May 10, 2008

Speed Racer (2008): A+

Speed Racer may very well give your brain diabetes, and I state that as compliment. Digital to the extreme, this adaptation of the popular 70's cartoon is sure to give detractors of the Star Wars prequels a whole new ball game to play at, as it doesn't so much utilize its glossy, computerized sheen as it fully embraces it - like a child with a new set of toys, exploring the seemingly endless possibilities at hand. The aesthetic worth of Speed Racer will only be truly ascertainable in retrospect, but for now it can be appreciated (if for nothing else) as a bold experiment in delirious pop art, an orgasm of exploding rainbows that defies all physical and visual conventions in its no-holds-barred extravagance. One example: when the less fortunate of the film's racing automobiles crash and explode, the plumes of flame and dust could be any one of the colors of the rainbow, as if Andy Warhol was back from the dead, psyched as ever. By comparison, 300 may as well have been directed by Lars Von Trier.

Plots and themes aside, the Wachowski Brothers have always been readily identifiable as a distinctly auteuristic presence. From the delectable sexuality of Bound through the flawed ambition of The Matrix sequels, theirs is a style keyed into what makes us human (even as it resides within special effects-driven spectacles and familiar genre trappings), evoking telling subtleties with their impeccable, almost Kubrickian framing schemes, positioning men and women, leaders and masses, the rulers and the ruled with and against each other, utilizing space in ways traditionally overlooking in supposed popcorn fare. Speed Racer may very well find them shunning more deliberately meaningful filmmaking in favor of youthful nostalgia; having never seen the original Speed Racer and caring too little to do so, I'm in no position to comment on whether or not this is just another commercial ploy to remind middle-aged ticket buyers of the Good Old Days. Nevertheless, such is a gimmick I think beneath these boys, who - for all of their shortcomings and bad decisions - have never given out to profitability when doing such would impede on the essence of their vision.

Speed Racer is, at its heart, a family film, even if it isn't inappropriate to recommend watching it on LSD. I can only wonder about the future bootlegs being sold at comic book conventions, pairing the film up with various Pink Floyd songs that somehow match up with its bonkers imagery. The storyline remains one modestly grounded in simple themes and virtues: of David versus Goliath, of remaining true to oneself, of being there for friends at the end of the day. Performers notwithstanding, you can expect the usual Wachowski-directed performances: overly mannered and deliberate but also awkward, flawed, and revealing (the casting of Keanu Reeves as Neo remains one of the most unlikely and brilliant marriages of talent - or, as some would say, lack thereof - and content, in recent cinema), deliberately shaped to fit within the peg holes carved out amidst the landscape of flashing sights and sounds.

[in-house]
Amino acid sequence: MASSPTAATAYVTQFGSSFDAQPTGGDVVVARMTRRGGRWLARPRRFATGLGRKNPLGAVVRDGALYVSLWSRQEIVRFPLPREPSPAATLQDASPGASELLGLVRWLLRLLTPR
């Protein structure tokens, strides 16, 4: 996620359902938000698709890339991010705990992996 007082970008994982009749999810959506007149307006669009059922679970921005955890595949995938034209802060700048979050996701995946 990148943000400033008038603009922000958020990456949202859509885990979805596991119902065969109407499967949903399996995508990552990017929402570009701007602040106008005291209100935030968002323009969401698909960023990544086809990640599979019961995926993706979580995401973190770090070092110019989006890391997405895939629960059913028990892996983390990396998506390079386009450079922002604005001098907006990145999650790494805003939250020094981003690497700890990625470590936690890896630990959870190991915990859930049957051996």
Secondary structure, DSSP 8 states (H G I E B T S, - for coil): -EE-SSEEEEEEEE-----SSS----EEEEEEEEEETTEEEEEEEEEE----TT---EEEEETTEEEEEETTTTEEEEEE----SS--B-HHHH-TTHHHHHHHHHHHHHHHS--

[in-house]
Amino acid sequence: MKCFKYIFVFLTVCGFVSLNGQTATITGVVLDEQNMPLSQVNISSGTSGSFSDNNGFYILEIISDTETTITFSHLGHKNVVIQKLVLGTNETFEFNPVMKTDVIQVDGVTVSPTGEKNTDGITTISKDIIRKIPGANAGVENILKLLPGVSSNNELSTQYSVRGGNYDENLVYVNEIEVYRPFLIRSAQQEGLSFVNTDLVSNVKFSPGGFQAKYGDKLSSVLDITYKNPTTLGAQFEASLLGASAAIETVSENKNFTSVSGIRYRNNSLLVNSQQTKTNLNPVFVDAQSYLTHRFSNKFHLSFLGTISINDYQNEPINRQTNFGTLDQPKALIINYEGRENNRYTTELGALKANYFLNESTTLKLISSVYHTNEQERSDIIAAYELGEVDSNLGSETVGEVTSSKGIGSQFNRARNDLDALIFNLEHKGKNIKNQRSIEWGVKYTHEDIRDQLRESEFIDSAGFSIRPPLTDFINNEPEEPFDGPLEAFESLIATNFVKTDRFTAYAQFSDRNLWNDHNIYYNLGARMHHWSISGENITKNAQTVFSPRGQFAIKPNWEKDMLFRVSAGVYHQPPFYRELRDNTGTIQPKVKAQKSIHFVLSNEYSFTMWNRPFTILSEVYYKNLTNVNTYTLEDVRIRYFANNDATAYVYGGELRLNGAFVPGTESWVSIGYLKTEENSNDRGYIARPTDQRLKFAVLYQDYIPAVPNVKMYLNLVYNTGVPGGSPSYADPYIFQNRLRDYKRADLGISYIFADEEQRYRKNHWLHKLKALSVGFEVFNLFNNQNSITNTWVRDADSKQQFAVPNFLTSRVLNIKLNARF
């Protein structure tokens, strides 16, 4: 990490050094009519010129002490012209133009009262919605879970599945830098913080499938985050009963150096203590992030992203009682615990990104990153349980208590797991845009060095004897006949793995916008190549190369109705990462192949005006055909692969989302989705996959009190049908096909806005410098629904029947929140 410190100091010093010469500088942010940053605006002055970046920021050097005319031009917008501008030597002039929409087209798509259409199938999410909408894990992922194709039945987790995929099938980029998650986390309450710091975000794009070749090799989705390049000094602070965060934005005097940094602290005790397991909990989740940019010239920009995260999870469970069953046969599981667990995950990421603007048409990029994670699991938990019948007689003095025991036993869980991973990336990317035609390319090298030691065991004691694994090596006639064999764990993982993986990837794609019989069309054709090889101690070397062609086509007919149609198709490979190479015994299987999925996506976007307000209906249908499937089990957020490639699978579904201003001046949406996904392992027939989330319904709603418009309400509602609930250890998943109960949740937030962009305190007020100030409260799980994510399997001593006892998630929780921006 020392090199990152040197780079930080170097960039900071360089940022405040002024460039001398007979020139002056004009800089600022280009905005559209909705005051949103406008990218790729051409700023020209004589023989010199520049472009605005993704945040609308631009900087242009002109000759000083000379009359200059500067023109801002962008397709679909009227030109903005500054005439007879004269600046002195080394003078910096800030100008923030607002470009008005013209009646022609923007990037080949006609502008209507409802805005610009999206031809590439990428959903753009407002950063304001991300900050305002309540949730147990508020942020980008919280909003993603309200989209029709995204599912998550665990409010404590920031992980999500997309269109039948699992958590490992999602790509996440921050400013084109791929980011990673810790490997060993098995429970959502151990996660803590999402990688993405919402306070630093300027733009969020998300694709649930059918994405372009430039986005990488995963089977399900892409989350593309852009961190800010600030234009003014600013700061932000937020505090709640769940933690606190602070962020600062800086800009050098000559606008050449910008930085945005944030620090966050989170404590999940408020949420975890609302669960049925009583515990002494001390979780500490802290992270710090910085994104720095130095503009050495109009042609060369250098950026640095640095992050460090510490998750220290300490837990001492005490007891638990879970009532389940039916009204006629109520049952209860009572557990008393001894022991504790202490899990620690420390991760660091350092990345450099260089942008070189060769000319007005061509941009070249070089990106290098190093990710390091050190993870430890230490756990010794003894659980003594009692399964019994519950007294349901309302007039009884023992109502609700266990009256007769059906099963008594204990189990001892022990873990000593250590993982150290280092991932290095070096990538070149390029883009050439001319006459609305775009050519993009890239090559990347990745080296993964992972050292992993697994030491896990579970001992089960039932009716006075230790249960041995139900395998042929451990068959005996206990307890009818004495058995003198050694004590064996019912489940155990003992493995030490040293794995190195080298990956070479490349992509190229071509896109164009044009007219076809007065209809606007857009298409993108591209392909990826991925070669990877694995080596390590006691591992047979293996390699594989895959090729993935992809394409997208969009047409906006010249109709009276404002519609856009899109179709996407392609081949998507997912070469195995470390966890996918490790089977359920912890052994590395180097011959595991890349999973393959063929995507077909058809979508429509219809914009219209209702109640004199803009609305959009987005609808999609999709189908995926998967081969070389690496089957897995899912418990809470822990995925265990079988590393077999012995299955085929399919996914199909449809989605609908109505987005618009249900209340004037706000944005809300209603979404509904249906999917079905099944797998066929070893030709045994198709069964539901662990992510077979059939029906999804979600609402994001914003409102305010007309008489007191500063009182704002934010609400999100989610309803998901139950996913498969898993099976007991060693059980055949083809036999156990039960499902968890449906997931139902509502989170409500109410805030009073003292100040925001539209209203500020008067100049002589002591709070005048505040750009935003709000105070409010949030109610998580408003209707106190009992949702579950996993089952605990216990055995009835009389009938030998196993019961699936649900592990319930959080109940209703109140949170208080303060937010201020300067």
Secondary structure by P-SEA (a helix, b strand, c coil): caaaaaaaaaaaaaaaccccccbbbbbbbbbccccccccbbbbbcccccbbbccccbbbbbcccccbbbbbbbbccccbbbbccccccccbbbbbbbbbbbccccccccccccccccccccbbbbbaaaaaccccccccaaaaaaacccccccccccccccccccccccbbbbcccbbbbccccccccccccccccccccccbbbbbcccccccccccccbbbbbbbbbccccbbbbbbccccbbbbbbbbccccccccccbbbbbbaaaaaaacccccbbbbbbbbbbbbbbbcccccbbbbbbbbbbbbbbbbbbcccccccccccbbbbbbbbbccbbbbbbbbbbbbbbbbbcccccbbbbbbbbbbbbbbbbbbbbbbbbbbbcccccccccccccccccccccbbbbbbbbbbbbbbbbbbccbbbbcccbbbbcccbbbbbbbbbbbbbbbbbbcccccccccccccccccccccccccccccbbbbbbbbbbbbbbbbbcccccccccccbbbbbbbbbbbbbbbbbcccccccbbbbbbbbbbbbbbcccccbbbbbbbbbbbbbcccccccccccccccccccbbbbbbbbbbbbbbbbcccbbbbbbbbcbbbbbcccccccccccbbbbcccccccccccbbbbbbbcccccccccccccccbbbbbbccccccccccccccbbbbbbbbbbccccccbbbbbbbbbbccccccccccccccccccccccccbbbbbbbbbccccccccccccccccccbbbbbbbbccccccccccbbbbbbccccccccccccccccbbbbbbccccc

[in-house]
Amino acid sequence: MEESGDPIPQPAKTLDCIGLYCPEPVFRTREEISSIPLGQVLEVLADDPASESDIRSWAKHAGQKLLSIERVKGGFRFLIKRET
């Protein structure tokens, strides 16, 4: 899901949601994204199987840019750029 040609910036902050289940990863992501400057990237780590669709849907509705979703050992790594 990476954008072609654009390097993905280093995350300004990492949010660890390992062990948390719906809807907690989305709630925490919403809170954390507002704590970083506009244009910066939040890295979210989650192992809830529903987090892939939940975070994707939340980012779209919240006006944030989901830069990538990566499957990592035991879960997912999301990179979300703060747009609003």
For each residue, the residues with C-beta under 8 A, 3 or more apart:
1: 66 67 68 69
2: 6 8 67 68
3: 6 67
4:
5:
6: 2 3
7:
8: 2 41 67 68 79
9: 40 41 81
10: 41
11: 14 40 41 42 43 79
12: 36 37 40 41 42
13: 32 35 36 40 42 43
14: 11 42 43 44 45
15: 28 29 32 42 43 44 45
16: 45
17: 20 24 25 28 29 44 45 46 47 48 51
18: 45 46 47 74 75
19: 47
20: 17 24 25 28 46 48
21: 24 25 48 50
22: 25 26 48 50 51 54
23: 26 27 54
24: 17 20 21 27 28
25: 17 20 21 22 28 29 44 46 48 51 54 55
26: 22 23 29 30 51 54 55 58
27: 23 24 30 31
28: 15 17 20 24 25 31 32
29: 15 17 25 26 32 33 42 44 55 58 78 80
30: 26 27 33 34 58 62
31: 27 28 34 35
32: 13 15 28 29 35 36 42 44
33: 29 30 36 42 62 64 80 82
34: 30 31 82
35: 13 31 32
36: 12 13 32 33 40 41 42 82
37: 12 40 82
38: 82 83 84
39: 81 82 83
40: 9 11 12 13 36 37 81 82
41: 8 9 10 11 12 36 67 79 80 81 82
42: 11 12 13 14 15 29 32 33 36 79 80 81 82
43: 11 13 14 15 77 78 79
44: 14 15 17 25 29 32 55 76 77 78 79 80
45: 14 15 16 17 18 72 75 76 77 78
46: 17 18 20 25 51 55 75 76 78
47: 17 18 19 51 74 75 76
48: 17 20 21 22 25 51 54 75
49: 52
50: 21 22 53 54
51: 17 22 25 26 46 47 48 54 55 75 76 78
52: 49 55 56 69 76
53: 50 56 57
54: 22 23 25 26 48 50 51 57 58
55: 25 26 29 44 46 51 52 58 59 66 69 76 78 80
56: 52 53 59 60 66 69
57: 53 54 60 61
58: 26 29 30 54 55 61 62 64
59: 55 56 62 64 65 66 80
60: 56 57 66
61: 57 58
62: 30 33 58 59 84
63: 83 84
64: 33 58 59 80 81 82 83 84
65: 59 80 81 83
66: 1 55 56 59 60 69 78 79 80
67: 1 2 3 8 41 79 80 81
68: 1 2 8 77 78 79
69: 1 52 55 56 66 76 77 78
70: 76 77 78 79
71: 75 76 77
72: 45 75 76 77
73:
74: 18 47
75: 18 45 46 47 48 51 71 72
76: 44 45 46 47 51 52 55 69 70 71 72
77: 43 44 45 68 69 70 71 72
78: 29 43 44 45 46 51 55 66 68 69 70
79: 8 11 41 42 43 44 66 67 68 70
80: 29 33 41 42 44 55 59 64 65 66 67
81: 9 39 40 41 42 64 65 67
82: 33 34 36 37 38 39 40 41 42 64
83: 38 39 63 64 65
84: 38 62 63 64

Such technical stimuli require nothing short of a leap of faith in this case; hold on, hang tight, and try to not look outside the ride lest the contrasting speeds give you motion sickness. Speed Racer is batshit crazy, constantly refocusing, zooming, panning, cutting, swiping, spinning, and bullet-timing, the equivalent of letting 1,000 hummingbirds loose in a McDonald's ball pit with sugar water in constant supply. The viewer is perpetually in the position of being overwhelmed, and though that's a deliberate effect, there were times (in between the moments in which I attempted to recalibrate my senses) that I wished they'd held back the extravagant editing only just, so as to appreciate the spectacle a little less from the purported perspective the racers (truly, they take the catchphrase "Go, Speed Racer, go!" to the ultimate extreme) and more so from the cheering spectators. No matter how fast their gadget spins, however, it stays decidedly on track, not unlike its titular character, whipping around hairpin turns designed precisely for drivers who know how to drive while hydroplaning. In a just world, the editing work in Speed Racer would be championed instead of the idiot chaos that is The Bourne Ultimatum.

A review generally involves a discussion of the story and drama in the film, but you know the story here. You always have. That's the point, and Speed Racer delights in its archetypal strands of fathers and sons, sons and mothers, younger and older brothers, corrupt bad guys and sidekicks who always step in at the right moment. Christina Ricci, Emile Hirsch, John Goodman and Susan Sarandon all nail this storybook genre, although Paulie Litt is particularly special as Speed Racer's younger brother Spritle, quite possibly the most curmudgeony ten-year-old ever put on a movie screen (in the film's penultimate moment of what-the-fuck, candy-colored bliss, he and his pet chimpanzee Chim Chim race around an upscale car factory, jamming out to Lynyrd Skynyrd's "Free Bird"). If the film's style is any limitation in the end, it's a deliberate one, as Speed Racer aspires not to reinvent, but to reinvigorate.

No comments:

Post a Comment